Like the Corvair, the Vega, and the Citation, the Pontiac Fiero was a very innovative machine that ended up causing General Motors more headaches than happiness, and Fiero aficionados and naysayers continue to beat each other with tire irons (figuratively speaking, I hope) to this day. The General has often proved willing to take the occasional big gamble and huge GM successes in engineering prowess (including the first overhead-valve V8 engine for the masses and the first real-world-usable true automatic transmission) and marketing brilliance (e.g., the Pontiac GTO and related John DeLorean home runs) meant that the idea of a mid-engined sporty economy car (or economical sports car) got a shot from the suits on the 14th floor. Sadly, the Fiero ended up being the marketplace victim of too many issues to get into here, and The General pulled the plug immediately after the 1988-model-year suspension redesign that made the Fiero the sports car it should have been all along.
But what if the plastic Pontiac had never suffered from the misery of the gnashy, pokey Iron Duke engine and had been built from the start with a screaming supercharged V6 making way better than 200 horsepower? The final owner of today's Junkyard Gem sought to make that very Fiero, by dropping in one of the many supercharged 3.8-liter V6s installed in 1990s and 2000s GM factory hot rods.
The first Fieros came out in 1983 for model year 1984, and the only engine available that year was the Iron Duke 2.5-liter four-cylinder, which generated its 92 horsepower with the full-throated song of a Soviet tractor stuck in the freezing mud of a Polish sugar-beet field. The 2M4 badging stood for "two seats, mid-engine, four cylinders," just as the numbers in the Oldsmobile 4-4-2 once represented "four carburetor barrels, four-speed manual transmission, dual exhaust."
This car is a top-trim-level SE model, which listed for $9,599 (about $24,200 today). The no-frills Fiero cost just $7,999 that year, making these cars far cheaper than the only other reasonably affordable new mid-engined car Americans could buy at that time: the $13,990 Bertone (aka Fiat) X1/9. The Toyota MR2 appeared in North America as a 1985 model with a base price of $10,999 and promptly siphoned off the car-buying cash from a bunch of potential Fiero shoppers. (Competition from affordable front-wheel-drive two-seaters such as the Honda CRX and Ford EXP didn't help matters for Pontiac, despite the Fiero's prominent placement in the hugely successful "Big Bam Boom" tour of Hall & Oates.)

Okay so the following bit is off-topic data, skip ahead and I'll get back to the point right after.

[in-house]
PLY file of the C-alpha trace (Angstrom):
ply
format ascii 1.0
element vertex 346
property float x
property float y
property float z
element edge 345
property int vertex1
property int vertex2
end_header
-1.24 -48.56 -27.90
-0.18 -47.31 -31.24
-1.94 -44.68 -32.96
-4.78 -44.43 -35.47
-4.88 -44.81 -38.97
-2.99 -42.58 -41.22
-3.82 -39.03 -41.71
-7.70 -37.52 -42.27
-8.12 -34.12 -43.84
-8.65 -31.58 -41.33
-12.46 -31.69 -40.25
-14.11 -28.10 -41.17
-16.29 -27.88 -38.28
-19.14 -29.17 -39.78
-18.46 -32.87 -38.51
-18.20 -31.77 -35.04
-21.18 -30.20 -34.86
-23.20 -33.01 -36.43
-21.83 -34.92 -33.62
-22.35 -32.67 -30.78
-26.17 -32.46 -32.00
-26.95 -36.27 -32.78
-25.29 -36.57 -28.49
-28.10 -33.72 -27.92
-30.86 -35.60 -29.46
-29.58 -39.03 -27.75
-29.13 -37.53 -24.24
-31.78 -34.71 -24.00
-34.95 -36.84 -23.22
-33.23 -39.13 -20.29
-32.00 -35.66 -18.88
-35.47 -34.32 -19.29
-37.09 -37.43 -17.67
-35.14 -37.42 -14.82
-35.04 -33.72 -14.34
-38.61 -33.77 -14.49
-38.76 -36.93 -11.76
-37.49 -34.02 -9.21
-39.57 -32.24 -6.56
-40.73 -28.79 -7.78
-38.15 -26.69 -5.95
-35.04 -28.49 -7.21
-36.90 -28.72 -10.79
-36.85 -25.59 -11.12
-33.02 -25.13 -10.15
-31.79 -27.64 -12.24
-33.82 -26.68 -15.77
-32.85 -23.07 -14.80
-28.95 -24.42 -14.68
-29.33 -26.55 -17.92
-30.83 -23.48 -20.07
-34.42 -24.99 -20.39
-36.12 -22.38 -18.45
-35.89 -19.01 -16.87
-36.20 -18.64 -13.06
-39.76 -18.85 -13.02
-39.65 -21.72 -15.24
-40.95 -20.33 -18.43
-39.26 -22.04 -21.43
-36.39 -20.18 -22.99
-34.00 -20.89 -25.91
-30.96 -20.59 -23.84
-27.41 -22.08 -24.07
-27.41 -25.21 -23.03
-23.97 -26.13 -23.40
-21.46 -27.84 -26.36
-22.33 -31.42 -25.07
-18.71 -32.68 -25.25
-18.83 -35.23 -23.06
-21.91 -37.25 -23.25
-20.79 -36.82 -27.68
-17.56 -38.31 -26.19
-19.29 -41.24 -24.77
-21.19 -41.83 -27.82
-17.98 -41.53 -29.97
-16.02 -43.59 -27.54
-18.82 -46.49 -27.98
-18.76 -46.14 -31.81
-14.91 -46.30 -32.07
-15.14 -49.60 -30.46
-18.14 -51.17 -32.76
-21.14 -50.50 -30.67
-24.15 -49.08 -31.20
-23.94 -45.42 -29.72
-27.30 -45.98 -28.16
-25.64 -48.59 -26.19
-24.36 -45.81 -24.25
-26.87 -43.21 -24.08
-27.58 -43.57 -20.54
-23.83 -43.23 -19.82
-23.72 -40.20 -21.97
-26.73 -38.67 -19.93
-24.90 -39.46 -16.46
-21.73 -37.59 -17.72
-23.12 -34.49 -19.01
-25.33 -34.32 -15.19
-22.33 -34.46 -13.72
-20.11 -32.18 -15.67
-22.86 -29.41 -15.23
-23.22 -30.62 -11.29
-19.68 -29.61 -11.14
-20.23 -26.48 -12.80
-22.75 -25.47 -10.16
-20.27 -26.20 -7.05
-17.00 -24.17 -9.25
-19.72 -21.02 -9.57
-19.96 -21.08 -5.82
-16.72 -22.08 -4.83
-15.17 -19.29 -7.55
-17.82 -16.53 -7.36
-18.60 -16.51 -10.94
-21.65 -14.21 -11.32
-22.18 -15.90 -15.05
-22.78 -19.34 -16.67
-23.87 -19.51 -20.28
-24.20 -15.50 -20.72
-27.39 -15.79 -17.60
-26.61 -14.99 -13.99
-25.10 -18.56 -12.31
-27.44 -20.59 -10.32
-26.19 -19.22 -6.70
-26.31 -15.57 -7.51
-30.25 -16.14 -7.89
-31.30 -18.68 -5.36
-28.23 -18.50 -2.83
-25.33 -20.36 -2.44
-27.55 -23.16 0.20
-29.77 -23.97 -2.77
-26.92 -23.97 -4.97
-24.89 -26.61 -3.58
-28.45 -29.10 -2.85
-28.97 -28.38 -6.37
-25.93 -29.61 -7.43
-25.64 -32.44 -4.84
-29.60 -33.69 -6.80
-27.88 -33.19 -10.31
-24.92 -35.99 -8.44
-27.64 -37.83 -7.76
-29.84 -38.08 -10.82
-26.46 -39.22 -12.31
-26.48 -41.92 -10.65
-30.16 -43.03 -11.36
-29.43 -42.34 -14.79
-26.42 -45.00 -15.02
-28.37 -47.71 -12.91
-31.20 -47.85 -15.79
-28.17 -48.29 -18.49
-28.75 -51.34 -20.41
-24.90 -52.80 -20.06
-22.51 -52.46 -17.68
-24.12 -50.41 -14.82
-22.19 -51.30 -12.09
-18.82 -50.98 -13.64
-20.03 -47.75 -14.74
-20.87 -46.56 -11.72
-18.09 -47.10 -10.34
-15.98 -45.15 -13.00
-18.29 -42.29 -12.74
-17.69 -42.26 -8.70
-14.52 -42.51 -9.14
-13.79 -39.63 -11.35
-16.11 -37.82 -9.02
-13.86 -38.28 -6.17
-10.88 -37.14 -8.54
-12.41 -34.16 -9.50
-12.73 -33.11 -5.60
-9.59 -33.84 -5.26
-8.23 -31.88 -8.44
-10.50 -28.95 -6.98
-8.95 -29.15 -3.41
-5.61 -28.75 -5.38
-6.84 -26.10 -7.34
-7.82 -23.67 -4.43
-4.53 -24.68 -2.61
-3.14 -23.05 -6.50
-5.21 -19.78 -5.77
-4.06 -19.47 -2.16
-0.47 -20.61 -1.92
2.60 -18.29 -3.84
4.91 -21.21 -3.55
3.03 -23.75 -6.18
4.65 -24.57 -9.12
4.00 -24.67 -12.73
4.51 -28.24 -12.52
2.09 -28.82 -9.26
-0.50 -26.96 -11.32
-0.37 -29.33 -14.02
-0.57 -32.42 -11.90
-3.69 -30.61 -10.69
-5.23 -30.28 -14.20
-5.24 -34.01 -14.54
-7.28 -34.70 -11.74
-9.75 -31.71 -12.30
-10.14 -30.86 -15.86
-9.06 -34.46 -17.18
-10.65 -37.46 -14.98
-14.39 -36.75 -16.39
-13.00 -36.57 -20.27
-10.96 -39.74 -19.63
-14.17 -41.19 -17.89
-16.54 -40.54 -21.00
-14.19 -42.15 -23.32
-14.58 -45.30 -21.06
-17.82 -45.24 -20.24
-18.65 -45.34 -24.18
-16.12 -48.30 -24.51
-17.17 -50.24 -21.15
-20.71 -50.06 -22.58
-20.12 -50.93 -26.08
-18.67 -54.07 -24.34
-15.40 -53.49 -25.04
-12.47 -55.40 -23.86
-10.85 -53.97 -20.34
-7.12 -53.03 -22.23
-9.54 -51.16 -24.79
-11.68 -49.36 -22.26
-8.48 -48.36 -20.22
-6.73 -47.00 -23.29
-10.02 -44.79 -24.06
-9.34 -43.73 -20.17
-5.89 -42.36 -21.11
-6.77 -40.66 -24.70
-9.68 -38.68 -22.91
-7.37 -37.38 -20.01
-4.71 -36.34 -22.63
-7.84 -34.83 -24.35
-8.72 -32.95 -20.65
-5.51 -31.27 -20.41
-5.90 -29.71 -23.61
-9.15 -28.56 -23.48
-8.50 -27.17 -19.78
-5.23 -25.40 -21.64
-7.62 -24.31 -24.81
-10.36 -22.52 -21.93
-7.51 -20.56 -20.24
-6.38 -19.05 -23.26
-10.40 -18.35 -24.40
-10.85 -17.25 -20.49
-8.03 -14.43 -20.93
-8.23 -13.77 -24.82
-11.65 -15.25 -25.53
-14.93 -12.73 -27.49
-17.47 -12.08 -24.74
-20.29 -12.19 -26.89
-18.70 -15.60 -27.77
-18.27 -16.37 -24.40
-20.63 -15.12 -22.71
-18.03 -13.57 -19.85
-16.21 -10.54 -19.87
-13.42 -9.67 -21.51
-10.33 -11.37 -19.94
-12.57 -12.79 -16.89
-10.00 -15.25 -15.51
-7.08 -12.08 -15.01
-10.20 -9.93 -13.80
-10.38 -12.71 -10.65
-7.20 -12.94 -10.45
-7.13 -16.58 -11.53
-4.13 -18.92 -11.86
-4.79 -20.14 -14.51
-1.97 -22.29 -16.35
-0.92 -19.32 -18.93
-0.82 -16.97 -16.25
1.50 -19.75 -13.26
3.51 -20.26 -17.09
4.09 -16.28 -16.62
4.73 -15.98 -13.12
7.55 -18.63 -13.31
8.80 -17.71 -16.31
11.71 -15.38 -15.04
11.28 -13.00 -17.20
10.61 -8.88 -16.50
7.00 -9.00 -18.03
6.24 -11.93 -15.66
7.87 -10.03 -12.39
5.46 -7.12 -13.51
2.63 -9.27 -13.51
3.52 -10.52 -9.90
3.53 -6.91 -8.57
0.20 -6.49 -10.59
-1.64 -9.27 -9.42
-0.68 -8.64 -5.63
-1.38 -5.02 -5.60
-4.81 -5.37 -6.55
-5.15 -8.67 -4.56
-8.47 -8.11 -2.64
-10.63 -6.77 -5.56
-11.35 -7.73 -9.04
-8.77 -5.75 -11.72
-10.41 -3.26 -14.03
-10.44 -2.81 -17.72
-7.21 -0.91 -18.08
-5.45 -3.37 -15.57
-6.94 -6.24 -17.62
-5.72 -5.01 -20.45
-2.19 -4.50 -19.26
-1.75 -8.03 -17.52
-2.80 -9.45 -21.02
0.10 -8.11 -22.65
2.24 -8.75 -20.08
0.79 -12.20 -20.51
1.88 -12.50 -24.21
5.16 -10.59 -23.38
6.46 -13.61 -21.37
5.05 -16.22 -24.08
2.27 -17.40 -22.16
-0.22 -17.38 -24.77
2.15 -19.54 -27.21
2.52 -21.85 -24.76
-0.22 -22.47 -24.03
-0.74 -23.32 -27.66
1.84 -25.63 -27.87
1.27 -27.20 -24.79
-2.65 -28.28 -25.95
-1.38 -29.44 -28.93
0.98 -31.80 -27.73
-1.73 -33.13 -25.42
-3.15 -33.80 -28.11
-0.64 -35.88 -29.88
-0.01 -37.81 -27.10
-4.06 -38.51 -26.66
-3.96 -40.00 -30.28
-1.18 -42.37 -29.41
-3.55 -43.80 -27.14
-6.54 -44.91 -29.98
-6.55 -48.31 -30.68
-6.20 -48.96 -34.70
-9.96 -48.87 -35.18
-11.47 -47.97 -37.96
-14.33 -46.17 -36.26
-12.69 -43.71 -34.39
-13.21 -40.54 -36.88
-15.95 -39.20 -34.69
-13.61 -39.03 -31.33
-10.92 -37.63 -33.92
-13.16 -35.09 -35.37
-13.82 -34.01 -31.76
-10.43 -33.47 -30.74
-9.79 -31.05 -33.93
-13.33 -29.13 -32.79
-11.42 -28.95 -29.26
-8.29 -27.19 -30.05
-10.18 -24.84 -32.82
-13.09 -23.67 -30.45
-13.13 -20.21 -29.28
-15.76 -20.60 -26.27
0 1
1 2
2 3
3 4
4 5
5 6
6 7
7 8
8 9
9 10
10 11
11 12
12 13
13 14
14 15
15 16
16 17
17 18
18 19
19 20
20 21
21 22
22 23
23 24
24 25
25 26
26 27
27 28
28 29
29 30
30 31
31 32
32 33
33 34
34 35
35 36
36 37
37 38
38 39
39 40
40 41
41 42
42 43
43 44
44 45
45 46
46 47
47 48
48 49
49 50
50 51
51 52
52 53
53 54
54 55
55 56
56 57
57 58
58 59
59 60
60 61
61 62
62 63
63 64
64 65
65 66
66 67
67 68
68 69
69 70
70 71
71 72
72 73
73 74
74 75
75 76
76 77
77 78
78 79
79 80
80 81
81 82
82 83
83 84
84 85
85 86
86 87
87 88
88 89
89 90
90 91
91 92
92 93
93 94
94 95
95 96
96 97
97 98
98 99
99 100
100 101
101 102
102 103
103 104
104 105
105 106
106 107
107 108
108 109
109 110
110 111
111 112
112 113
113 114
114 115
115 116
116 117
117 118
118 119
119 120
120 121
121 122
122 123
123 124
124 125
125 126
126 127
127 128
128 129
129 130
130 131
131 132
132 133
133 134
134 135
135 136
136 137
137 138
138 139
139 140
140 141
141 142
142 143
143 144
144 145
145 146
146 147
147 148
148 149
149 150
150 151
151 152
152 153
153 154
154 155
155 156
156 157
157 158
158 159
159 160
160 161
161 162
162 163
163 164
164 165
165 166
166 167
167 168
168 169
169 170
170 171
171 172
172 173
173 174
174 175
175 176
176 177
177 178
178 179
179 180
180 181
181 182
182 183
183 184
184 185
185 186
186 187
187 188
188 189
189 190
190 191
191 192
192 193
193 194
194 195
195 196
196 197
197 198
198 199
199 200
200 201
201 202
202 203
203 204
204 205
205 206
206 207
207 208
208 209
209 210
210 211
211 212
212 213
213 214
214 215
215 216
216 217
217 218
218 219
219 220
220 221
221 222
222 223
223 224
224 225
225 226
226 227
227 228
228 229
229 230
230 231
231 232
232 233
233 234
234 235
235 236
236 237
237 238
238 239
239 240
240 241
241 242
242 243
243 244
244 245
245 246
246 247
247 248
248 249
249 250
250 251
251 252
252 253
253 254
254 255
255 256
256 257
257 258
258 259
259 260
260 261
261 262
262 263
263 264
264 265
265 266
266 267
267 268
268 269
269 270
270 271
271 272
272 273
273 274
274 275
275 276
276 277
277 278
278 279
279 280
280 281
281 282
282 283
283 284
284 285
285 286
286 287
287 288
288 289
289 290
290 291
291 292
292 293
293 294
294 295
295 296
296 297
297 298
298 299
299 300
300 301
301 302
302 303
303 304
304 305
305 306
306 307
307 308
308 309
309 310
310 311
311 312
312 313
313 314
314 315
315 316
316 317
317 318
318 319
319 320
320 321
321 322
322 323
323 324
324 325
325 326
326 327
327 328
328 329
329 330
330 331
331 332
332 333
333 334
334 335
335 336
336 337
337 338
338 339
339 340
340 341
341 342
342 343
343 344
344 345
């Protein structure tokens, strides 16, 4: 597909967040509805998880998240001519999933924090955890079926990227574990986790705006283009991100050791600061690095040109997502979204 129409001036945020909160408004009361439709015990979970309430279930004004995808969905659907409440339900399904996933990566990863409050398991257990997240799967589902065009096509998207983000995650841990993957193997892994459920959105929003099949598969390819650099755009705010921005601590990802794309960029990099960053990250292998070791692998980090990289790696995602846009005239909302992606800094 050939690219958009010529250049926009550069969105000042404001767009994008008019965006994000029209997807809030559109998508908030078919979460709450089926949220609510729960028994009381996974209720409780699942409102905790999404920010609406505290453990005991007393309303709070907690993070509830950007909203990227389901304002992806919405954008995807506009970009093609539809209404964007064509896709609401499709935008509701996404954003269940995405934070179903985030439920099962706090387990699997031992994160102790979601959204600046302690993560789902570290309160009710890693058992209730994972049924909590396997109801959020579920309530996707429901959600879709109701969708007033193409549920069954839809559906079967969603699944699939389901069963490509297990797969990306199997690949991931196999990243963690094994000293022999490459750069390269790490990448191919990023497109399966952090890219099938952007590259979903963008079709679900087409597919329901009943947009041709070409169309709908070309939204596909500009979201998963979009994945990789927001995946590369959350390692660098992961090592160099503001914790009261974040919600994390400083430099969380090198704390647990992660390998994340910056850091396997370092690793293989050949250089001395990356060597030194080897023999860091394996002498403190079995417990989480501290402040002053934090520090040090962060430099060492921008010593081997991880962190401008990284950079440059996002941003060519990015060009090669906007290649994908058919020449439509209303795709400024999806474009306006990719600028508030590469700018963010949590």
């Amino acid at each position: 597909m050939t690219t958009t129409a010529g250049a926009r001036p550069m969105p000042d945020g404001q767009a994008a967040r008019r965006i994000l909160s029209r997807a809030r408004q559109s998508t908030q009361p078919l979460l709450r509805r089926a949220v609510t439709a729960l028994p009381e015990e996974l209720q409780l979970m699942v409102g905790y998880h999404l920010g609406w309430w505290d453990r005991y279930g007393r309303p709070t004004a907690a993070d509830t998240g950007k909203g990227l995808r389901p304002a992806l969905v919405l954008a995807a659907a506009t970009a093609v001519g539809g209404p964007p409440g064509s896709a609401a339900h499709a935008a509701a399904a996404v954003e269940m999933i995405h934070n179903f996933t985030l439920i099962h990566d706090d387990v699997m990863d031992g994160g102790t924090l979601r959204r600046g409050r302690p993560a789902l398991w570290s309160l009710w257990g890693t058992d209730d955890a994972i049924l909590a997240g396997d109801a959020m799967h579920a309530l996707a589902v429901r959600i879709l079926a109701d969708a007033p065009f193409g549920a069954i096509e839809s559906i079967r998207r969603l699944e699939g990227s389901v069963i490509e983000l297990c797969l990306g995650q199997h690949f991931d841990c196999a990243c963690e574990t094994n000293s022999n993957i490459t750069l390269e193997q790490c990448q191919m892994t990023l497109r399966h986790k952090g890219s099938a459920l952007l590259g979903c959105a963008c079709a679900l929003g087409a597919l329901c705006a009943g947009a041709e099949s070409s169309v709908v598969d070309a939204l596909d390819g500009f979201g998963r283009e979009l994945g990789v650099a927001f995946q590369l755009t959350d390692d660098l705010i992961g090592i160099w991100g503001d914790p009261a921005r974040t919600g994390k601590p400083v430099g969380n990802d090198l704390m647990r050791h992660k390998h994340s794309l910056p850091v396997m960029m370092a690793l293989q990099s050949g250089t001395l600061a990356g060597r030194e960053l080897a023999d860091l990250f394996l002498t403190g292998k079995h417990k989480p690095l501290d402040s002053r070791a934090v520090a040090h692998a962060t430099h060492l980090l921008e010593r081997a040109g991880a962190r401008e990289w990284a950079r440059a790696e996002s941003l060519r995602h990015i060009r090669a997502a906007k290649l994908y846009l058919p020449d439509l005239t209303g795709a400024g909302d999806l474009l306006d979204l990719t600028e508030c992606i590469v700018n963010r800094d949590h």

I was in my senior year of high school in 1983-1984 (driving the world's sketchiest '58 VW Beetle, a basket-case '67 Pontiac GTO, and a staggeringly frumpy Toyota Corona sedan, all of which were purchased for a combined $213, which comes to $538 after 35 years of inflation), and I recall having just about zero interest in the Fiero at the time. The combination of Chevette front suspension, Citation rear suspension, and Soviet tractor engine turned me off (what I really wanted around that time was a new Mitsubishi Starion, even after the Fiero got an optional 2.8-liter V6 and became— in the eyes of Pontiac's marketers— college-student cool). Anyway, the idea of any new car to take to college was as far out of my financial reach as a working ICBM-defense system was to Ronald Reagan that year, and I ended up ditching the three dangerous hoopties for a reasonably well-sorted Competition Orange '68 Mercury Cyclone with a 351 Windsor engine swap.
Still, and perhaps in part because I didn't destroy all of my early-1980s teenage car ideals by actually owning a real-world Starion, I retain a great deal of affection for the Fiero, so much so that I try to photograph discarded examples when I find them during my junkyard peregrinations. In fact, I used my influence as the wise and fair Chief Justice of the 24 Hours of Lemons Supreme Court to help get the much-sought-after 2019 Coppa di Bondo season-championship award into the hands of a team that runs two Fieros in the series. When I saw this fairly intact '84 in a Colorado yard a bit south of Cheyenne, I headed right to it with my camera ready. When I went to shoot the Iron Duke in the engine compartment, imagine my surprise when I saw this Eaton M62 blower, sitting atop a 3800 V6.
Even though GM never put any member of the 90-degree Buick V6 family (itself descended from the engine that evolved into the Rover V8) into a production Fiero, plenty of engine-swappers have taken advantage of the cheapness of both project-grade Fieros and junkyard supercharged Buick V6s to make this combination a reality. While the 3800 takes up more room than the 60° V6 that went into many 1985-1988 Fieros, it's still a pretty compact engine (and Fiero swappers manage to get V8s into these cars without too much difficulty, too).
I'm not sure how far along this car's last owner got with the swap, but I must assume that a manual transmission was an important part of the long-term plan. Yes, the original purchaser of this car opted for a slushbox to manage all 92 of those Iron Duke horses.
The blower has been partly disassembled, though I can't tell whether that happened before or after the engine went into the car. I can see from this cut-up wiring harness that the wiring ended up being the tallest stumbling block with this project. Wiring a car is tough, as I know all too well, and getting a modern computerized engine to work in a car that started life with a completely unrelated carbureted engine… well, we get in over our heads in a hurry with this stuff. Maybe an angry landlord or spouse demanded the removal of a non-running car, and that phone call to the local U-Wrench yard happened soon after.
You'll see so much optimism in the early Fiero advertising.